]> Windows 11 No option to sleep 🌐:aligrant.com

Windows 11 No option to sleep

Alastair Grant | Sun 5 Feb 2023

I'm a big advocate of using "sleep" on desktop computers.  The S3 power state puts your computer into a deep sleep, turning off most of the things that pull any significant power (such as the CPU).  Memory though is retained, so when you turn on the computer again, you get an almost instant-on and return to where you were previously.

Historically people tended to avoid sleep on desktop computers because if the power is lost, so is whatever is in memory.  Hibernate is a deeper sleep state that writes the memory to disk, but also then needs to read that memory from disk when the computer turns on, whilst still usually quicker than a full boot, it's not an instant-on affair.

Hybrid Sleep came on the scene many years ago which combines these.  When your system goes to sleep, it will dump the memory to disk, and then go into standard S3 sleep mode.  The benefit for this is that you still get instant-on from sleep, but if the power is lost, your system will still come back in its previous state.

But, on a new Windows 11 system I'm working with, sleep has gone completely.

Sleep fix

There are plenty of articles out there on how to tick the box for sleep in the power options, but what if it's not an option?  The sleep option has completely gone for me.  We need to troubleshoot a bit by running: powercfg /a.  This command lists all the available sleep states and if they're not available, why not.  I was presented with this:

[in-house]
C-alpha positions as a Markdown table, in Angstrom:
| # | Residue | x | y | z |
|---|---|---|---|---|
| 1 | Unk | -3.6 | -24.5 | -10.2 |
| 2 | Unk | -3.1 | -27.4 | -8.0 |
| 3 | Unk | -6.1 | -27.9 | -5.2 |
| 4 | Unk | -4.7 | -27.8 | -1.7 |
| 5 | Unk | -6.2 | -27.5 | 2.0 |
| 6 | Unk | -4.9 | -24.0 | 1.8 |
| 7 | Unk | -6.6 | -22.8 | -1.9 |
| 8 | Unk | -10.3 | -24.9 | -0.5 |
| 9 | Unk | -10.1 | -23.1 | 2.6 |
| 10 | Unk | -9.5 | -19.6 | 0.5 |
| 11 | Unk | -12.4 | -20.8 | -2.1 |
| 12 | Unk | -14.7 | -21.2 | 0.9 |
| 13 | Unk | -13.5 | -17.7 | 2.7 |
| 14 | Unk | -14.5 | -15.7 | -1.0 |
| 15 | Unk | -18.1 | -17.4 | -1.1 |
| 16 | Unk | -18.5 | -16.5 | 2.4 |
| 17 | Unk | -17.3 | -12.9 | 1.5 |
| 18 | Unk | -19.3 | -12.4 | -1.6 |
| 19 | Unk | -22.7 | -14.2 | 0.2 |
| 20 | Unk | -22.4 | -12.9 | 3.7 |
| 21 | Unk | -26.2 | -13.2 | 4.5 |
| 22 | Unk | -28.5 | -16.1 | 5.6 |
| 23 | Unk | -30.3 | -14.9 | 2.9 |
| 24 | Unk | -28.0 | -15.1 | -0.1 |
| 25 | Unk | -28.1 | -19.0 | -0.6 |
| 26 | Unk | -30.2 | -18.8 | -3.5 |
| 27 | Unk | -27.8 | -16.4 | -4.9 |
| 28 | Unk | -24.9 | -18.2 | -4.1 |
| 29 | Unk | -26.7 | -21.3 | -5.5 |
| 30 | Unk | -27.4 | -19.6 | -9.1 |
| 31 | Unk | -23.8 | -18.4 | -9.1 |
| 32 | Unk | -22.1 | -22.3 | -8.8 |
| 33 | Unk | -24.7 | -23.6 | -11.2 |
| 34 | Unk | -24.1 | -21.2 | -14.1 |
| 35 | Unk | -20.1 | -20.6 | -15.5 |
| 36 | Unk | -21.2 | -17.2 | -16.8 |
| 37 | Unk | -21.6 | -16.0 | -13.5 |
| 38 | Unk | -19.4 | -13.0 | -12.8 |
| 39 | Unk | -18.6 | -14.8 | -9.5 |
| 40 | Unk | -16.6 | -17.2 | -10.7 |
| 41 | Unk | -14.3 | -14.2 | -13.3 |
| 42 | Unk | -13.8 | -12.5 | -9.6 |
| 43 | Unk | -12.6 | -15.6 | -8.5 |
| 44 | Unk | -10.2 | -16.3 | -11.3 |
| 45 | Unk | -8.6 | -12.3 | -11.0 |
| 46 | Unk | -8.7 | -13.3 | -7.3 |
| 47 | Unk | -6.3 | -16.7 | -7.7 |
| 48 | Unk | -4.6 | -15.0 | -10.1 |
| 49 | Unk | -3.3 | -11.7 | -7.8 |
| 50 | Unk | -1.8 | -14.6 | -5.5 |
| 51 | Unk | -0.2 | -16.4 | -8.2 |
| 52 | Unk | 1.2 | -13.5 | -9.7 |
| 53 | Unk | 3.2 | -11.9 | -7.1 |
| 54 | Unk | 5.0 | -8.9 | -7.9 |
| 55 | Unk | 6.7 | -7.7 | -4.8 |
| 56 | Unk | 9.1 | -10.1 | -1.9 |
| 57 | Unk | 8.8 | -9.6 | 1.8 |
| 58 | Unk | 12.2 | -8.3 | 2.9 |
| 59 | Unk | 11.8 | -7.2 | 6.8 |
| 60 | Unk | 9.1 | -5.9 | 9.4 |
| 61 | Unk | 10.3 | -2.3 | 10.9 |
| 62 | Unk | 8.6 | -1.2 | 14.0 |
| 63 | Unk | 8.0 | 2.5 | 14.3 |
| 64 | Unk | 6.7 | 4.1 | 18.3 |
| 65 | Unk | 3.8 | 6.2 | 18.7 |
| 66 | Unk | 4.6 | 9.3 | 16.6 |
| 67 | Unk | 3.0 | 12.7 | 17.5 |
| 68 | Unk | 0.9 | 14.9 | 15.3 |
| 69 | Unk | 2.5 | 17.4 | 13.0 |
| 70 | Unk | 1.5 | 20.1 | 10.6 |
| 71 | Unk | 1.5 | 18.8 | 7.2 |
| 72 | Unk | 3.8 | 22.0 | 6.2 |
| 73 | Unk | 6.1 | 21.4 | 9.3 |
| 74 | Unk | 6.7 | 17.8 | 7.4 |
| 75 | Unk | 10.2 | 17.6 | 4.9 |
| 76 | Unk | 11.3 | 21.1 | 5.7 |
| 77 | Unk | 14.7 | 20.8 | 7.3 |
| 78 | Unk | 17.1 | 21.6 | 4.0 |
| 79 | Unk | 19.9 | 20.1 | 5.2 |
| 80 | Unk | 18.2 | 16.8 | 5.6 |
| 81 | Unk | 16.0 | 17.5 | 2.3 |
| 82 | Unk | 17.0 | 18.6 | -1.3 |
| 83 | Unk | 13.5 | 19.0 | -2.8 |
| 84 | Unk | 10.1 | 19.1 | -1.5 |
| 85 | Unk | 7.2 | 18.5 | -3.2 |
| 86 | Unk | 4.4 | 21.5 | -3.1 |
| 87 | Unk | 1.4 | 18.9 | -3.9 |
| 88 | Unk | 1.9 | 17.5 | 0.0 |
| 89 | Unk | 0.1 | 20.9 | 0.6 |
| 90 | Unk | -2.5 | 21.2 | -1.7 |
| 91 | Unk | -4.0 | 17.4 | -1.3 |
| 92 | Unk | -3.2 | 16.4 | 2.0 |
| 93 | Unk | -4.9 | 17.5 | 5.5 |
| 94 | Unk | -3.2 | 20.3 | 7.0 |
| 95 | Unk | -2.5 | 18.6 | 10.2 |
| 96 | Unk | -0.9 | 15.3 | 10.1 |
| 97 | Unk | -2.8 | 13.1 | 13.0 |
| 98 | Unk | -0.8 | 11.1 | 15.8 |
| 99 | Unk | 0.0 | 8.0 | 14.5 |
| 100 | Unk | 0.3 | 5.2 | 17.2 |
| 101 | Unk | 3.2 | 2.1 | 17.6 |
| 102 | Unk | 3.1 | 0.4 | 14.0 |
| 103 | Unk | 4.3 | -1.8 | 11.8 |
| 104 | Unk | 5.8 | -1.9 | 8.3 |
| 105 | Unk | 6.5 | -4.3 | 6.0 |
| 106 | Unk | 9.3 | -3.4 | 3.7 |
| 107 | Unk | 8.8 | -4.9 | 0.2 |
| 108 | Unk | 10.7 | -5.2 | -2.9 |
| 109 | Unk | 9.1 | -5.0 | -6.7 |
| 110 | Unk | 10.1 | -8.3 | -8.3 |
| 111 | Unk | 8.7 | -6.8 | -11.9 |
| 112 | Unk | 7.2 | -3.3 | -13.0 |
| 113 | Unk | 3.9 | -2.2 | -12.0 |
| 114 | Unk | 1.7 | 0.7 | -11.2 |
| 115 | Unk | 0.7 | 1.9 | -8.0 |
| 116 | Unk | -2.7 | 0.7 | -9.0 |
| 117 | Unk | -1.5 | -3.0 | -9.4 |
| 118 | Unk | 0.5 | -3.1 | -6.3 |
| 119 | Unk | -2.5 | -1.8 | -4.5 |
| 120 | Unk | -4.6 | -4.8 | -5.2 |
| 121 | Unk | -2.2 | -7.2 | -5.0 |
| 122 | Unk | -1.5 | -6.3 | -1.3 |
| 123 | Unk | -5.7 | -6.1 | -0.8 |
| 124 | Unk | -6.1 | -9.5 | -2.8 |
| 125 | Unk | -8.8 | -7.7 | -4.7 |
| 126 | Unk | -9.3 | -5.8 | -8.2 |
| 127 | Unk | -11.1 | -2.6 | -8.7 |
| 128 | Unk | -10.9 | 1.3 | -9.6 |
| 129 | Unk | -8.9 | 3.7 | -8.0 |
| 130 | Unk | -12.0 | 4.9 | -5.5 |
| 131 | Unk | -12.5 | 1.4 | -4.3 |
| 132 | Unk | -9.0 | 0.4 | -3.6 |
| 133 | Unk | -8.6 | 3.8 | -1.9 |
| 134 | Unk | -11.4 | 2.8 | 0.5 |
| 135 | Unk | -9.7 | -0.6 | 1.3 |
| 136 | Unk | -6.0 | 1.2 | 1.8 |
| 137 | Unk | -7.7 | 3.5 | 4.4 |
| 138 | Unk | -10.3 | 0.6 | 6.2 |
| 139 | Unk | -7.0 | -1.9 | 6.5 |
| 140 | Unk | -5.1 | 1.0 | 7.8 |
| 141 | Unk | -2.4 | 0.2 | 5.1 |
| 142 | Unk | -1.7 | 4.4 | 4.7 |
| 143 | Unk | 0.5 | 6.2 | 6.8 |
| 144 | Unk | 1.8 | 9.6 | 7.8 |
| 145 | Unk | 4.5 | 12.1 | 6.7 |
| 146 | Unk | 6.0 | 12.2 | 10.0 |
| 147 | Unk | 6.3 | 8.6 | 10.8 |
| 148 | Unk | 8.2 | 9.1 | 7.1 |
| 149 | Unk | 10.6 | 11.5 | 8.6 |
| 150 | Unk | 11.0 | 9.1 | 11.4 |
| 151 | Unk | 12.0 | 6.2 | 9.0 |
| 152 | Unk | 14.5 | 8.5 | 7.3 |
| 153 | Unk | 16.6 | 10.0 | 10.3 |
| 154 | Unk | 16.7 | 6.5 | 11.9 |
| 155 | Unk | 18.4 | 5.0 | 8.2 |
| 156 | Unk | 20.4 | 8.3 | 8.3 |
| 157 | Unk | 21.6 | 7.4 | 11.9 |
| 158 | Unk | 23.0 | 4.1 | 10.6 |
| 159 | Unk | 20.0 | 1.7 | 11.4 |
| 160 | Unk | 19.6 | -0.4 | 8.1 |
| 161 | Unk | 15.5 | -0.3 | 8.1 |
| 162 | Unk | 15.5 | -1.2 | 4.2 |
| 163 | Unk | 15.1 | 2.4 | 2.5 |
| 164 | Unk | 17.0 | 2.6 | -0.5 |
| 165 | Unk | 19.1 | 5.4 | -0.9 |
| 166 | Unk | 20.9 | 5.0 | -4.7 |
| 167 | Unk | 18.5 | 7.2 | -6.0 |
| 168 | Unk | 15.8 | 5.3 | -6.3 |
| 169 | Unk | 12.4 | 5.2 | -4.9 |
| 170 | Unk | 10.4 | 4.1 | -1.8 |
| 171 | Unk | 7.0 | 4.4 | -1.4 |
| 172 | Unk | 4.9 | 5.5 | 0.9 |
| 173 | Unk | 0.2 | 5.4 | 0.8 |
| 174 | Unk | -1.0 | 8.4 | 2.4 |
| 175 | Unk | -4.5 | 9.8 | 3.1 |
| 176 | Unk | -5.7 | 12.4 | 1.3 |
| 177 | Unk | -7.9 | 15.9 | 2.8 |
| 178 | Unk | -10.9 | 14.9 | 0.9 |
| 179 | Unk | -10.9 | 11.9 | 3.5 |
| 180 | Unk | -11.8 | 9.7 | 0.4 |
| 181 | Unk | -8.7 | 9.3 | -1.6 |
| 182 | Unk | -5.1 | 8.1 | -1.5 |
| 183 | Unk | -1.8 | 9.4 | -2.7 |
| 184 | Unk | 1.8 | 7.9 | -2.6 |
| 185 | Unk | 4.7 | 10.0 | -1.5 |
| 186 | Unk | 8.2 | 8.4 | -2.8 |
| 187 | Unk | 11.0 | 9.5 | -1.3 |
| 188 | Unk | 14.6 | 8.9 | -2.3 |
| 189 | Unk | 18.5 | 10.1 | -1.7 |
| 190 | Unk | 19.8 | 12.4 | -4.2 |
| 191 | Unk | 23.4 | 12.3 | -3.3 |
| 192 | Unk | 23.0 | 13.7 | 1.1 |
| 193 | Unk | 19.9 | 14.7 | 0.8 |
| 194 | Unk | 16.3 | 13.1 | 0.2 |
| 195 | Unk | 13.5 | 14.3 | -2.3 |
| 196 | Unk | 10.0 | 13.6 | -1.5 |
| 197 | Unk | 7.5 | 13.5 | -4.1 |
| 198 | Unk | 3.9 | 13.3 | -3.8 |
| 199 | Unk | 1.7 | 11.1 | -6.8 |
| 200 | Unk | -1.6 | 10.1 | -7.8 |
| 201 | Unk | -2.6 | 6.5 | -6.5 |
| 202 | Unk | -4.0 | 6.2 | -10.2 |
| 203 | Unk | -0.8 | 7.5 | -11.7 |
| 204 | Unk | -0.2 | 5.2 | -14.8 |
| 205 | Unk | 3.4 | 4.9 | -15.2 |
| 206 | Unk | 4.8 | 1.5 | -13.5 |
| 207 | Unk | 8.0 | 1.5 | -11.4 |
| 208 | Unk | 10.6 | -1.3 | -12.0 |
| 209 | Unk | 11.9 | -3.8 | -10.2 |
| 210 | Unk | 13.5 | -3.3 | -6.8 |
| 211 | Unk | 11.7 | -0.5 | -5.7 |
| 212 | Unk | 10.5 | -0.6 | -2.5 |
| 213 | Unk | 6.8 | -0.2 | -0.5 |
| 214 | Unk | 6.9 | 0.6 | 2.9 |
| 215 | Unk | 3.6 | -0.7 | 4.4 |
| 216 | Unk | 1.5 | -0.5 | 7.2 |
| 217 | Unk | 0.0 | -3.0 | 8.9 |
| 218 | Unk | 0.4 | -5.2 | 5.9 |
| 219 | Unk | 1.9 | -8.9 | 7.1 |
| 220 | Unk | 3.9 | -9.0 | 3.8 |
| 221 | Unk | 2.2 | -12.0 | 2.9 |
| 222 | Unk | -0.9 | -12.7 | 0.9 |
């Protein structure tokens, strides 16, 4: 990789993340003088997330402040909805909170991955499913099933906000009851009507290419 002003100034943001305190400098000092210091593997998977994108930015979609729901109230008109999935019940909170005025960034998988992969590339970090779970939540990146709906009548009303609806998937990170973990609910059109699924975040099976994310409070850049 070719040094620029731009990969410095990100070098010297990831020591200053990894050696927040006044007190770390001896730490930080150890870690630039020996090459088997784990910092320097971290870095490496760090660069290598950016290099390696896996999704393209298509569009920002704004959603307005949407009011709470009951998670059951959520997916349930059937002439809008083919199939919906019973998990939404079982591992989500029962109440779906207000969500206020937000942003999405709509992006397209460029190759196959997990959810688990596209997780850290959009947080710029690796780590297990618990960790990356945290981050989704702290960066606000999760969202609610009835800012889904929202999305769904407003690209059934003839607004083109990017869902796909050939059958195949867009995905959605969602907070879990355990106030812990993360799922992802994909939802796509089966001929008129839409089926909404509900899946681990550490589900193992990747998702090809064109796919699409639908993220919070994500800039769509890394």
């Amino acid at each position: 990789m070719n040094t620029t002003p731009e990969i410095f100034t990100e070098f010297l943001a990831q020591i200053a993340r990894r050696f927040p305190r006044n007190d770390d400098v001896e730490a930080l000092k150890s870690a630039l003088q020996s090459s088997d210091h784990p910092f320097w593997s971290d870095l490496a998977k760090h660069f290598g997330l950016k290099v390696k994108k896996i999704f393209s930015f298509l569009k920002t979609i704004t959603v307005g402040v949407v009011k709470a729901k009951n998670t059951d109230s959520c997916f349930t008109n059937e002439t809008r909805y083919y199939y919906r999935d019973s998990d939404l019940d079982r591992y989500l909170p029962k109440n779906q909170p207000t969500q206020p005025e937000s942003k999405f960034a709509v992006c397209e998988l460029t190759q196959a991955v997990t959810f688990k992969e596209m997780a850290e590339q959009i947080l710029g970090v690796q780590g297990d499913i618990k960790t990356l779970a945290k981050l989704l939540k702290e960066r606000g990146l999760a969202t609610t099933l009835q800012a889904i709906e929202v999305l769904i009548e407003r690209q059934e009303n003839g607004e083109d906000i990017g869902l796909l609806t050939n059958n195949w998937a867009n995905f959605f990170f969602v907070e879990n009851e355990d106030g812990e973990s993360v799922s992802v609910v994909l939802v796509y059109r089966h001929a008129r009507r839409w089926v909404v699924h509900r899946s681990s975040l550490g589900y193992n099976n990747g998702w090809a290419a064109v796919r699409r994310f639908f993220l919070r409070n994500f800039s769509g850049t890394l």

Standby (S3)
        The current Device Guard configuration has disabled this standby state.

Device Guard is a virtualisation technology that allows Windows to protect some core system components from malicious attack.  Seems like a great idea, but frustratingly, is incompatible with sleep.  I guess Microsoft's Windows engineering team aren't facing a cost-of-living-crisis at the moment and can afford to keep their computers on all the time!

Removing it is simple enough, navigate through Windows Security > Device Security > Core Isolation; and disable 'Firmware Protection', you will need to reboot.

Hybrid Sleep

Additionally, it seems that virtualisation is also blocking Windows 11 to be able to make use of Hybrid Sleep (as discussed above).  Likewise, when we check our power states with the above command, this is what is presented:

    Hybrid Sleep
        The hypervisor does not support this standby state.

This is more tricky to narrow down, and it seems several things can trigger it, including "Memory Integrity" in the same area as the above issue.  Basically it seems that anything that utilises HyperV under the tin, will cause this problem.  Bizarrely, it doesn't also seem to apply to hibernate and sleep, and given that hybrid sleep is a combination of the both, I find that perplexing.

I cannot find any documentation on the Windows 11 implementation of Hyper-V, but a 2016 article on HyperV for Windows Server 2012 explicitly states that this concept is supported.  It looks like another oversight.

Breaking from the voyeuristic norms of the Internet, any comments can be made in private by contacting me.

Related